The Holy Spirit in the New Testament
The Holy Spirit | The Holy Spirit in the New Testament
The great promises of the Old Testament and also of Jesus Christ were fulfilled on the day of Pentecost. The author of Acts recorded, "And when the day of Pentecost was fully come, they were all with one accord in one place. And suddenly there came a sound from heaven as of a rushing mighty wind, and it filled all the house where they were sitting. And there appeared unto them cloven tongues like as of fire, and it sat upon each of them. And they were all filled with the Holy Ghost, and began to speak with other tongues, as the Spirit gave them utterance." (Acts 2:1-4).
The disciples went from sitting in quietness waiting on the Lord to suddenly battling a hurricane in a split second. But, this was no hurricane. This was the Holy Ghost announcing His arrival. Where there was indecision, now there was purpose. Where there was confusion, now there was a mission. Where there was uncertainty, now there was knowledge. Where there was sadness, now there was joy. Where there was weakness, now there was boldness and power - boldness and power to become witnesses. Jesus promised His disciples that when the Holy Ghost would come, they would be witnesses of Him in Jerusalem and throughout the region, unto the uttermost parts of the earth.
Peter said of this event, "But this is that which was spoken by the prophet Joel; and it shall come to pass in the last days, saith God, I will pour out of my Spirit upon all flesh: and your sons and your daughters shall prophesy, and your young men shall see visions, and your old men shall dream dreams: and on my servants and on my handmaidens I will pour out in those days of my Spirit; and they shall prophesy: and I will shew wonders in heaven above, and signs in the earth beneath; blood, and fire, and vapour of smoke: the sun shall be turned into darkness, and the moon into blood, before that great and notable day of the Lord come: and it shall come to pass, that whosoever shall call on the name of the Lord shall be saved." (Acts 2:16-21).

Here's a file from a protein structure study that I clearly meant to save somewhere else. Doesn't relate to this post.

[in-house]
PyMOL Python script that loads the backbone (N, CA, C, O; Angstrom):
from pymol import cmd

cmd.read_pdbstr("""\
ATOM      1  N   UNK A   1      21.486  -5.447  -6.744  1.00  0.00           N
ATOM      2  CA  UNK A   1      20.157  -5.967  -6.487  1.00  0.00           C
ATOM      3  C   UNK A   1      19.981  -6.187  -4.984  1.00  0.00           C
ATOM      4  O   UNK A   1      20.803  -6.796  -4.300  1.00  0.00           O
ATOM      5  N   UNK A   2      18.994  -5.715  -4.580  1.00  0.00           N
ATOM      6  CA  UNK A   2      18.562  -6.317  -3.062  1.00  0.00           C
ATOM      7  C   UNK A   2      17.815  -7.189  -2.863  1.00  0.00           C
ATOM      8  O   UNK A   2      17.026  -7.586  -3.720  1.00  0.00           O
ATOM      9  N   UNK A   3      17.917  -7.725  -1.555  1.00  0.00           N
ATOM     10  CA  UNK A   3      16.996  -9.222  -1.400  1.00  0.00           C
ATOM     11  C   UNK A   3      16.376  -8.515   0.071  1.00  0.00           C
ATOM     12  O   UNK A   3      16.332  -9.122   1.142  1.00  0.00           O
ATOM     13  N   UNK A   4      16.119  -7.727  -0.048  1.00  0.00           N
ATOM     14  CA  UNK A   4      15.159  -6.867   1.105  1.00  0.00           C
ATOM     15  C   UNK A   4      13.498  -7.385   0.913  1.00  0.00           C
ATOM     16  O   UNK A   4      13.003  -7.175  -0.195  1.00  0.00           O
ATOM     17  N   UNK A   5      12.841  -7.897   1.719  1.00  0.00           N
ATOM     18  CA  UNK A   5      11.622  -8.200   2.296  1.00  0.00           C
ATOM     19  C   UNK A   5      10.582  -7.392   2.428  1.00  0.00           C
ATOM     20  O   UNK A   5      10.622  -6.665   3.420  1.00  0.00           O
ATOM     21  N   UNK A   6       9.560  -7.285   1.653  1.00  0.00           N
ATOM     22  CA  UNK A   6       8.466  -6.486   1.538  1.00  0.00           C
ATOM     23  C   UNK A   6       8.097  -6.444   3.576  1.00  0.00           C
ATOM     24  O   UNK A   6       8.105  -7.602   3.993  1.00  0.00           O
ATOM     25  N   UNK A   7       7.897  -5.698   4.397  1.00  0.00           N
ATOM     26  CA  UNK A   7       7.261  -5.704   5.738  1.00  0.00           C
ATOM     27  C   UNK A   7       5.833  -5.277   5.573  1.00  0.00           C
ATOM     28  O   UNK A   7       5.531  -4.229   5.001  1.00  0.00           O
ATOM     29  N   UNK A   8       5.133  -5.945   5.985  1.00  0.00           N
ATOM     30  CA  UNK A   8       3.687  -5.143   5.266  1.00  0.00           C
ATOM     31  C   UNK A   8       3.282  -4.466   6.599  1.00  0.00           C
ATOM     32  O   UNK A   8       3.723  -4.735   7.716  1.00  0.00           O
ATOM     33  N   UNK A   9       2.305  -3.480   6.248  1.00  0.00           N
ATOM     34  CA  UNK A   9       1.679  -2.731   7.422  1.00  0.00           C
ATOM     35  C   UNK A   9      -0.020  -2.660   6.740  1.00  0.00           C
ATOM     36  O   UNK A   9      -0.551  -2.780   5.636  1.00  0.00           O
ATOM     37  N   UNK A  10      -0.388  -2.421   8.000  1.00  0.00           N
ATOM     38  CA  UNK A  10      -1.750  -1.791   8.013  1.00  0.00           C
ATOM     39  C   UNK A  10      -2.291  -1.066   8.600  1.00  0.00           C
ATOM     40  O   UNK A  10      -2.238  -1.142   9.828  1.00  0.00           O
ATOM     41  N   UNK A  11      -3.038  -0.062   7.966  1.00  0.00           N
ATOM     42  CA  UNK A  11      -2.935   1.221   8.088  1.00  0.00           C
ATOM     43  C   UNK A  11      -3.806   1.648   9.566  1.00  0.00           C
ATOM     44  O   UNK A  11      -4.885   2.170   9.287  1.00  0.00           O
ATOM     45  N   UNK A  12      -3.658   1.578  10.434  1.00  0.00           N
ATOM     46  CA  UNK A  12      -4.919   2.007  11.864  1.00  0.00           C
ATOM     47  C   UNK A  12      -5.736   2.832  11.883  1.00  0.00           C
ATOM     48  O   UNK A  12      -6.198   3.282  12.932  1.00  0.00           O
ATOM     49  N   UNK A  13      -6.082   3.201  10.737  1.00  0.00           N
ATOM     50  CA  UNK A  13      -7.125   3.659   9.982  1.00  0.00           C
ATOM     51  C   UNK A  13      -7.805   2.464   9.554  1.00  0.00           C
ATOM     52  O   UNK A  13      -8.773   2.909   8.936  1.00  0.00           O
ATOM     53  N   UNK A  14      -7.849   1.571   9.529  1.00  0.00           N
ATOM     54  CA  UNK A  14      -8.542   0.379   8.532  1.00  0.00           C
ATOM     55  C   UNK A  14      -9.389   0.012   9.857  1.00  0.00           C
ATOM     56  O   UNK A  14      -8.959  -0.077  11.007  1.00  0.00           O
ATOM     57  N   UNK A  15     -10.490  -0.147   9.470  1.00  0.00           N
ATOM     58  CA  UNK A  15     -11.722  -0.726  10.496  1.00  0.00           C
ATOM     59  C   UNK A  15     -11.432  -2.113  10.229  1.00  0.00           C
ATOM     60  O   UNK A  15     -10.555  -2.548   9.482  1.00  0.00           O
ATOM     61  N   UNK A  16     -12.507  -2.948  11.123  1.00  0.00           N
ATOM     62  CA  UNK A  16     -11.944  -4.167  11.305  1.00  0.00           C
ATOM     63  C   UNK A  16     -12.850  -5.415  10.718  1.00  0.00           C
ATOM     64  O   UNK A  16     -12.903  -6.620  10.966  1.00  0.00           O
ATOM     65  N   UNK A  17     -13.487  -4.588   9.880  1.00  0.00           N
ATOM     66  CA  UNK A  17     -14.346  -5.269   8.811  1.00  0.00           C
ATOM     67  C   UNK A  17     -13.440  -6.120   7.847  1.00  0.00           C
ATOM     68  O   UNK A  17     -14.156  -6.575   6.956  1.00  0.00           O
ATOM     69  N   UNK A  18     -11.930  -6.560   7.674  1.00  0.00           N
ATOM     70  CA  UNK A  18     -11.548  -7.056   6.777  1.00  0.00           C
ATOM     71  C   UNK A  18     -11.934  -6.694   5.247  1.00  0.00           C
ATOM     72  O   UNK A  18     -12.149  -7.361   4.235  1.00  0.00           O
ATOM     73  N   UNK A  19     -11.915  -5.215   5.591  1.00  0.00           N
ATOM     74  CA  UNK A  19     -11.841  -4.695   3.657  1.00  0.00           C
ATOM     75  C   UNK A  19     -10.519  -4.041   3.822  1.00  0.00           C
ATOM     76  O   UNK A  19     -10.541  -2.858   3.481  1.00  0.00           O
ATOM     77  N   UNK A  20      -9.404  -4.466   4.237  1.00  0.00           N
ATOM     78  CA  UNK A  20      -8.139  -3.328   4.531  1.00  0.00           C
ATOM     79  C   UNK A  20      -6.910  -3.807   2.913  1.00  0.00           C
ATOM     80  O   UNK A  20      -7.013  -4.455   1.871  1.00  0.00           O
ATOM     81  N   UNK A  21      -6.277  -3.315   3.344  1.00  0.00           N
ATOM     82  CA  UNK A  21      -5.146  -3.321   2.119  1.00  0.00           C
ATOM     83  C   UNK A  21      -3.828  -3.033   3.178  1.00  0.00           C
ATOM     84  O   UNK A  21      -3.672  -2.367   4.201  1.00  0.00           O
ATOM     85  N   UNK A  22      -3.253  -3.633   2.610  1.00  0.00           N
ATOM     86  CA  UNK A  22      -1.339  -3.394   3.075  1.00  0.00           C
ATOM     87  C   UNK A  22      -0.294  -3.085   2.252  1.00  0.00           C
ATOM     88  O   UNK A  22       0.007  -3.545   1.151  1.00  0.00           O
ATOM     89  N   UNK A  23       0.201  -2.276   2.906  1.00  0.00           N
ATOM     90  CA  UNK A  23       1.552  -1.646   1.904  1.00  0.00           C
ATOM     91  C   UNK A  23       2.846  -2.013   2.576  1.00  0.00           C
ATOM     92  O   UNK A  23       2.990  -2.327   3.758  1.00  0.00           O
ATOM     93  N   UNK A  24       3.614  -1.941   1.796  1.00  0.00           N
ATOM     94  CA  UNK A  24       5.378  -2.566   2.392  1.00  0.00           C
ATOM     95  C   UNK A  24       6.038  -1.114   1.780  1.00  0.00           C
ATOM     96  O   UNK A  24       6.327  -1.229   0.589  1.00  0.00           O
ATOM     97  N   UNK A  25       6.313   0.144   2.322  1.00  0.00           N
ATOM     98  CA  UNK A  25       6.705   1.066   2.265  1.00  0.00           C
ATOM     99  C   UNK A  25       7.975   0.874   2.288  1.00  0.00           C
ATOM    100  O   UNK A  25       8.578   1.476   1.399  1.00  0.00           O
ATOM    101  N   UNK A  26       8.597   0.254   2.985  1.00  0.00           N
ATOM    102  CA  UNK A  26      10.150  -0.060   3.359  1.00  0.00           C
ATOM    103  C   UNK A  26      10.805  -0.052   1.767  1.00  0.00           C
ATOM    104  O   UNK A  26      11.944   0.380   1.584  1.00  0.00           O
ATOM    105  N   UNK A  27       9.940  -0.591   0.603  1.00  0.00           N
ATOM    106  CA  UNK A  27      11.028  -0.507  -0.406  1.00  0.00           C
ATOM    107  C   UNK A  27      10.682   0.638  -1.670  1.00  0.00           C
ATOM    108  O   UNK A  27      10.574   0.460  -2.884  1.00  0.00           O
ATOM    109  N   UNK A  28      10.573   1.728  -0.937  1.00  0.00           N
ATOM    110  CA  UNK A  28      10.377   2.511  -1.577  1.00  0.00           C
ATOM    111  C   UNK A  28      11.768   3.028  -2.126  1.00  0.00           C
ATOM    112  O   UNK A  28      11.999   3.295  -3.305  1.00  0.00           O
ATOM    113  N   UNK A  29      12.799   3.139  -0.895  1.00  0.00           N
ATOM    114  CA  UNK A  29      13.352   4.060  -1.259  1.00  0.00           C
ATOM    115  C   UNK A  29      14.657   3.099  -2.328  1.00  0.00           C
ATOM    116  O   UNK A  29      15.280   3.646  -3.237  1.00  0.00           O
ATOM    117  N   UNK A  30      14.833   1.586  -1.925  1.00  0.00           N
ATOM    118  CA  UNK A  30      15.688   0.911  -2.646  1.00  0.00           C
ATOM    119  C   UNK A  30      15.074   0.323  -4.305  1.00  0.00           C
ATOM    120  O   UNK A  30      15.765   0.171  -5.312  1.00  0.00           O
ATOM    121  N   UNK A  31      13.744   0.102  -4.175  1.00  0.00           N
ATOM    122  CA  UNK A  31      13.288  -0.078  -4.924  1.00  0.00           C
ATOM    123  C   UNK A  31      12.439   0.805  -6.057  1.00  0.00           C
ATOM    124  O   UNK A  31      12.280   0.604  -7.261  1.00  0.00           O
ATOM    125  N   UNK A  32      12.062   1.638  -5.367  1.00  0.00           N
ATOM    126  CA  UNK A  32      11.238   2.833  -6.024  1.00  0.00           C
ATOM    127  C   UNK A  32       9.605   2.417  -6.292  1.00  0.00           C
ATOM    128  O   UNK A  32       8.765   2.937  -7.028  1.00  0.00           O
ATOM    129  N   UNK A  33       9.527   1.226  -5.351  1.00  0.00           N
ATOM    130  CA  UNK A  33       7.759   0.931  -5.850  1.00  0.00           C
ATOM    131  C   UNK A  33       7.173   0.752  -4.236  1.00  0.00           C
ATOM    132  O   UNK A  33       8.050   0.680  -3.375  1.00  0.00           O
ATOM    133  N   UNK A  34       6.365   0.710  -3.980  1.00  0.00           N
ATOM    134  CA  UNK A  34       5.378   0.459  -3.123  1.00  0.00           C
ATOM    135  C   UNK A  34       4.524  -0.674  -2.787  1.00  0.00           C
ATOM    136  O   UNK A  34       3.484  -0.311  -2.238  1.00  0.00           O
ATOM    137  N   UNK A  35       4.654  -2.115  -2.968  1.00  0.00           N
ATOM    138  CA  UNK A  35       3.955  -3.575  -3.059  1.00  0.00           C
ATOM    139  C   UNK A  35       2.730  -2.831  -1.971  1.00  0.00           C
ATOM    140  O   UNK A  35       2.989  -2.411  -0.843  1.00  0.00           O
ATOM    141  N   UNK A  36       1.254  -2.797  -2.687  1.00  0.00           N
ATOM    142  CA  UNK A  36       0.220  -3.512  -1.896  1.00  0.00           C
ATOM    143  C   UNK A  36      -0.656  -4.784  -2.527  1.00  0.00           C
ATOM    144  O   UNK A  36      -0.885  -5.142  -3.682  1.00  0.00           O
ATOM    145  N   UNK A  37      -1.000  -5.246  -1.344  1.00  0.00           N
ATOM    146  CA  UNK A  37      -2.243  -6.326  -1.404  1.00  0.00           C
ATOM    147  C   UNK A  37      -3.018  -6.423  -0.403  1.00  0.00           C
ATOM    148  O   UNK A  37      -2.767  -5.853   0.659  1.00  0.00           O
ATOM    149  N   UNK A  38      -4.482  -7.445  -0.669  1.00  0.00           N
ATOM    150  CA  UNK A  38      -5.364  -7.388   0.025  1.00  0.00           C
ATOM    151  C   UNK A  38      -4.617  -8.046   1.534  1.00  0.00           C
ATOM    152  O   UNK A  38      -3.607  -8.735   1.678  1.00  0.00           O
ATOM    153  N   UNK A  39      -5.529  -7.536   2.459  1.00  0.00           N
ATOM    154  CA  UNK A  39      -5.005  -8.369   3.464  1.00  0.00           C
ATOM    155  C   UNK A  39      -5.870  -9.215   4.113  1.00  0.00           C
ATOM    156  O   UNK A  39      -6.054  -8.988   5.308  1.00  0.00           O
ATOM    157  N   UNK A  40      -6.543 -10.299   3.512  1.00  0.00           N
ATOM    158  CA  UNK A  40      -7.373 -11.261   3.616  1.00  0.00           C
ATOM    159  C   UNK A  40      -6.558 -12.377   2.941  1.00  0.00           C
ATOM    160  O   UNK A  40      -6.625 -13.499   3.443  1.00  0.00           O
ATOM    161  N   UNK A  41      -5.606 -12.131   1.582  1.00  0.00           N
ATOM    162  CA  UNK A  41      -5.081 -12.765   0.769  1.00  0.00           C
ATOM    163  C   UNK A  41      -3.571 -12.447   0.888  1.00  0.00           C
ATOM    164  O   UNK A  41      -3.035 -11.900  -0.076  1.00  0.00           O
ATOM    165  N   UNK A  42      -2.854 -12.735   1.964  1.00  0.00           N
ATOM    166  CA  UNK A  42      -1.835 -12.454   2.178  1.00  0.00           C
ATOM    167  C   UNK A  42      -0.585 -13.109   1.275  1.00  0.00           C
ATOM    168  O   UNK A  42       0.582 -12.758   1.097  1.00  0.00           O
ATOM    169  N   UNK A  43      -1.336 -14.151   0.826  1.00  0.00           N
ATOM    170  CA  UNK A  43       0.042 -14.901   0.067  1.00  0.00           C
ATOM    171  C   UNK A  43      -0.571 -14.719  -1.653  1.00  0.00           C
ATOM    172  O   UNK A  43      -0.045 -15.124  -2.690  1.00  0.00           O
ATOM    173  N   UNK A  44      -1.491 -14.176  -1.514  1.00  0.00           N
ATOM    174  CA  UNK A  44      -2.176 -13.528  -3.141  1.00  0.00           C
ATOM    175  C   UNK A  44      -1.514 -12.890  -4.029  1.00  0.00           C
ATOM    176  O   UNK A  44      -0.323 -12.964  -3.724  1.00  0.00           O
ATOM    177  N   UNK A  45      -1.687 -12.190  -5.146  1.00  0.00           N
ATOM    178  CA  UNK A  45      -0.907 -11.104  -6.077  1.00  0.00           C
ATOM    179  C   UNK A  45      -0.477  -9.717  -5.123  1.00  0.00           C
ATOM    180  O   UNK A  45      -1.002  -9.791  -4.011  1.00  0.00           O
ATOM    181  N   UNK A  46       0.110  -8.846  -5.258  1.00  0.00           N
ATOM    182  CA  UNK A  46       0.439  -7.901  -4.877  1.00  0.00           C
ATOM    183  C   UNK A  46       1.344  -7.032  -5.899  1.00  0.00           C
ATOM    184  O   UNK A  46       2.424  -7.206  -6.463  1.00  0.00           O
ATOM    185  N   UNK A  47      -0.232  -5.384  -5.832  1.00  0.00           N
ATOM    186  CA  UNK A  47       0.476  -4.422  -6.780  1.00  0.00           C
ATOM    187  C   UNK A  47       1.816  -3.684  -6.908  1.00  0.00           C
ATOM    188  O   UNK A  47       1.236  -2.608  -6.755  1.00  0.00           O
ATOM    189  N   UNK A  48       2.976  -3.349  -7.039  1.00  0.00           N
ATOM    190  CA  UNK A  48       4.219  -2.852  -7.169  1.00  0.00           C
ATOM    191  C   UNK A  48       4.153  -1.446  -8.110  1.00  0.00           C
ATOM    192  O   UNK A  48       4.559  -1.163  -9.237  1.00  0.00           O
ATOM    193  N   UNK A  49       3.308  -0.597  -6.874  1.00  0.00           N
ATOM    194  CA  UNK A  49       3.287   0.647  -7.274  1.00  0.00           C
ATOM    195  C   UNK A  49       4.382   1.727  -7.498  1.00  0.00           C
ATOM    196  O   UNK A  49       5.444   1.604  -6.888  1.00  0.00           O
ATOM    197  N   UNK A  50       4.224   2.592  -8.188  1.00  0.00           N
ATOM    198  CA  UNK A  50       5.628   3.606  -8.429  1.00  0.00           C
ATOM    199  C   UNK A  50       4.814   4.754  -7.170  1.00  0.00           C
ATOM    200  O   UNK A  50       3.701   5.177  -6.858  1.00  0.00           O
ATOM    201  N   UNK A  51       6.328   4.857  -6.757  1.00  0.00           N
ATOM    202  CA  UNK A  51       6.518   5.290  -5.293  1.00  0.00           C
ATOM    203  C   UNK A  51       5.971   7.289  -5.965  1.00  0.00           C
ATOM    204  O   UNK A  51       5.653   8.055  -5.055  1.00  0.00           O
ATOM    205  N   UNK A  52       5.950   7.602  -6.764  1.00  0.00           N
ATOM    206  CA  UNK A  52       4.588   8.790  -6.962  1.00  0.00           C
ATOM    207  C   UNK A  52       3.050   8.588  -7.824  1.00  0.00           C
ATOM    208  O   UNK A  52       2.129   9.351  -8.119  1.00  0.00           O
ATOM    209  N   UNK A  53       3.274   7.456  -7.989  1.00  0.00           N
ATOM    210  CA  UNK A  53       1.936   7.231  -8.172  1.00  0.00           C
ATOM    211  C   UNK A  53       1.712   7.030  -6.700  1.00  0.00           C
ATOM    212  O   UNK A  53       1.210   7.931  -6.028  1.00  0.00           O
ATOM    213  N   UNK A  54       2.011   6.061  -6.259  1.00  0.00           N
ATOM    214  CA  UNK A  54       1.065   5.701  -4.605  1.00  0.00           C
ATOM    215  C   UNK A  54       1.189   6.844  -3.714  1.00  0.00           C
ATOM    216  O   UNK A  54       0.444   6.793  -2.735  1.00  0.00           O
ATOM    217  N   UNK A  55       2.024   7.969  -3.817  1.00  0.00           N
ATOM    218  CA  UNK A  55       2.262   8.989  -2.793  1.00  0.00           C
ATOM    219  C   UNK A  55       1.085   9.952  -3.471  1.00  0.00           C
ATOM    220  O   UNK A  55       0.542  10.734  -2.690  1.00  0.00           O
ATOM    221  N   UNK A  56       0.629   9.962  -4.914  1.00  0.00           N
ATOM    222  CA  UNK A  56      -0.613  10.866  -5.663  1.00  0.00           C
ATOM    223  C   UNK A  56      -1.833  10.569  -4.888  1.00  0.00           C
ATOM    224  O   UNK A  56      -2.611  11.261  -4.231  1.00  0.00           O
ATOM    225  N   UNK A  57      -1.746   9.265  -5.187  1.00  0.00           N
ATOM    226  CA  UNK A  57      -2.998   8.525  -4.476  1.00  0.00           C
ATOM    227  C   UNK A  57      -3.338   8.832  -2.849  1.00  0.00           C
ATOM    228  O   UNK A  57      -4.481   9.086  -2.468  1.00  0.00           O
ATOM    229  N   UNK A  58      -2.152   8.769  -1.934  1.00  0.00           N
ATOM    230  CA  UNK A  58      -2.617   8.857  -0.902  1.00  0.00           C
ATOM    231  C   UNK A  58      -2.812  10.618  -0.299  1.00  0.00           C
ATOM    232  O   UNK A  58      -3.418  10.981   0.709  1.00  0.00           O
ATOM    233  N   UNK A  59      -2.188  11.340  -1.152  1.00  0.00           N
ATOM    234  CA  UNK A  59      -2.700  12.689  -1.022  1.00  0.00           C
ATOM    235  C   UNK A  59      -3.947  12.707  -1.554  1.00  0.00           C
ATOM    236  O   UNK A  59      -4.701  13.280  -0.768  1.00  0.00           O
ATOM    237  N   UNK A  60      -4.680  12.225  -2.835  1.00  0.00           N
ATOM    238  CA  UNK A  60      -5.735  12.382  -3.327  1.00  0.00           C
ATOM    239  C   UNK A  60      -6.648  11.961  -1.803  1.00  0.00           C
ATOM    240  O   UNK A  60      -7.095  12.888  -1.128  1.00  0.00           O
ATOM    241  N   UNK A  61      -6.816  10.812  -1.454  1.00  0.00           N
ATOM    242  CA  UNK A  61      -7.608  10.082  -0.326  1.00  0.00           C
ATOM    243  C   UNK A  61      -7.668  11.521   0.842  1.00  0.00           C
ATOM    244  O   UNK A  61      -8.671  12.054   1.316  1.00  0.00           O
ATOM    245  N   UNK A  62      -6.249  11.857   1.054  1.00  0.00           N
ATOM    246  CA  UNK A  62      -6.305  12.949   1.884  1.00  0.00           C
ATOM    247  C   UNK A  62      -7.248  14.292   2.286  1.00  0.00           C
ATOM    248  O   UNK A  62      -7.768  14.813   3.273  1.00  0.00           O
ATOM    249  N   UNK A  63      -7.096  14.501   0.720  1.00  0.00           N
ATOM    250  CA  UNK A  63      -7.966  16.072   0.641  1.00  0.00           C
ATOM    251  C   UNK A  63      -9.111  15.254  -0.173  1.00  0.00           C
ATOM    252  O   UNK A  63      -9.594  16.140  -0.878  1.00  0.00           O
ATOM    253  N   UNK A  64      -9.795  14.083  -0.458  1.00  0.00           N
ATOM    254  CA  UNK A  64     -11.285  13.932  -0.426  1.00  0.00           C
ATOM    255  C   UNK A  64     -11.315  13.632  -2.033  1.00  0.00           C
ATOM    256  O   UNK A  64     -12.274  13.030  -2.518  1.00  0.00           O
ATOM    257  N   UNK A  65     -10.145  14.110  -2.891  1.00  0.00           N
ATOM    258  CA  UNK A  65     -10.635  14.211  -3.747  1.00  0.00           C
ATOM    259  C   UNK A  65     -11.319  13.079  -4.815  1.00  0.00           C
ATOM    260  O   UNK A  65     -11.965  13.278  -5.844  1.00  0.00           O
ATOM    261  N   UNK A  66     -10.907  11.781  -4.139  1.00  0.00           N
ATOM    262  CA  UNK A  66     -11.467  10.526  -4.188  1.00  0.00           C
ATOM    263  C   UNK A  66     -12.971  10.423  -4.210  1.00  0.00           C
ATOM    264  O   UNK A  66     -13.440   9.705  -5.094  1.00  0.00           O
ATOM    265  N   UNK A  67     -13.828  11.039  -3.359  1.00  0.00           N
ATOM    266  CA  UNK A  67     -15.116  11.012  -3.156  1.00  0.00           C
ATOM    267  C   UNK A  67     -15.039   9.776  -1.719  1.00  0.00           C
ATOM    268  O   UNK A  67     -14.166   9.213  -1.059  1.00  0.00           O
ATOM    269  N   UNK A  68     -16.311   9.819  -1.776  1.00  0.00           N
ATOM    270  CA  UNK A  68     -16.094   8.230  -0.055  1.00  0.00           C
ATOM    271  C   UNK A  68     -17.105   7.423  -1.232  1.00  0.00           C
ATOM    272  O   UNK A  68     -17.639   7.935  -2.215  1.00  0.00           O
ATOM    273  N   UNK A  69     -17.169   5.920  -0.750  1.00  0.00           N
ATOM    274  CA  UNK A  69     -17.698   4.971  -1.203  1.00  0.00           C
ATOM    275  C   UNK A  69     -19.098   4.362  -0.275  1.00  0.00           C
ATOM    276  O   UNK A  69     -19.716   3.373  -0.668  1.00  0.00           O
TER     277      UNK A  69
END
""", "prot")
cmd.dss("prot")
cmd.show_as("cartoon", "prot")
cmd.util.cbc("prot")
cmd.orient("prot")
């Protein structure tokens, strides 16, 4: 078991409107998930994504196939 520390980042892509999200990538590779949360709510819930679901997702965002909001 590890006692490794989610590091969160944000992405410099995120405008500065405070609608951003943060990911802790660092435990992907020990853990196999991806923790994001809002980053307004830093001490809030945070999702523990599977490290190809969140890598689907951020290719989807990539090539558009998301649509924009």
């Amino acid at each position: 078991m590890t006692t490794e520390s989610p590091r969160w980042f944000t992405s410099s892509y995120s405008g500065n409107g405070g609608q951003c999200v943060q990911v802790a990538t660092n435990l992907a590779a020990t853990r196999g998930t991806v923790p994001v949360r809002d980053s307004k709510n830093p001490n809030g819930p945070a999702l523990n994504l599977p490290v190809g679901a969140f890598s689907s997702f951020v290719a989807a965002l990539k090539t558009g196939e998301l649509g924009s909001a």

Throughout the teaching of Jesus Christ and the New Testaments, several things are revealed to us about the Holy Spirit, His mission, and work.
1. The Holy Spirit is the agent of salvation, convicting people of sin, and revealing Christ to them. John recorded Jesus' words, "Nevertheless I tell you the truth; it is expedient for you that I go away: for if I go not away, the Comforter will not come unto you; but if I depart, I will send him unto you. And when he is come, he will reprove the world of sin, and of righteousness, and of judgment." (John 16:7-8).
It is through the work of the Holy Spirit that Christ is revealed to us and we receive the new birth. Jesus said in His discourse with Nicodemus, "Jesus answered and said unto him, Verily, verily, I say unto thee, Except a man be born again, he cannot see the kingdom of God. Nicodemus saith unto him, How can a man be born when he is old? can he enter the second time into his mother's womb, and be born? Jesus answered, Verily, verily, I say unto thee, Except a man be born of water and of the Spirit, he cannot enter into the kingdom of God. That which is born of the flesh is flesh; and that which is born of the Spirit is spirit." (John 3:3-6).
The apostle Paul wrote in his first epistle to the Corinthians, "that no man can say that Jesus is the Lord, but by the Holy Ghost." (1 Corinthians 12:3). To be truly born again is not the work of man, but of the Spirit. "That which is born of flesh is flesh, but that which is born of Spirit is spirit." No man can say Jesus is Lord through mere fleshly knowledge, but it takes a special revelation by the Spirit. When Jesus asked His disciples, "Who do you say that I am?", Peter responded, "Thou art the Christ, the Son of God." Even though Peter had been walking with Christ for nearly three years, hearing Him preach, and seeing Him work miracles, that in itself was not enough to make Peter utter this proclamation. It took a special revelation from God to Peter that Jesus was indeed the promised Messiah. Jesus told him, "Blessed art thou, Simon Barjona: for flesh and blood hath not revealed it unto thee, but my Father which is in heaven." (Matthew 16:17).
Finally, it is by the Holy Spirit that all believers are incorporated into one body. Paul wrote to the Corinthians, " For by one Spirit are we all baptized into one body, whether we be Jews or Gentiles, whether we be bond or free; and have been all made to drink into one Spirit." (1 Corinthians 12:13). Ephesians 2: 19-22 states, "Now therefore ye are no more strangers and foreigners, but fellow citizens with the saints, and of the household of God; and are built upon the foundation of the apostles and prophets, Jesus Christ himself being the chief corner stone; in whom all the building fitly framed together groweth unto an holy temple in the Lord: in whom ye also are builded together for an habitation of God through the Spirit."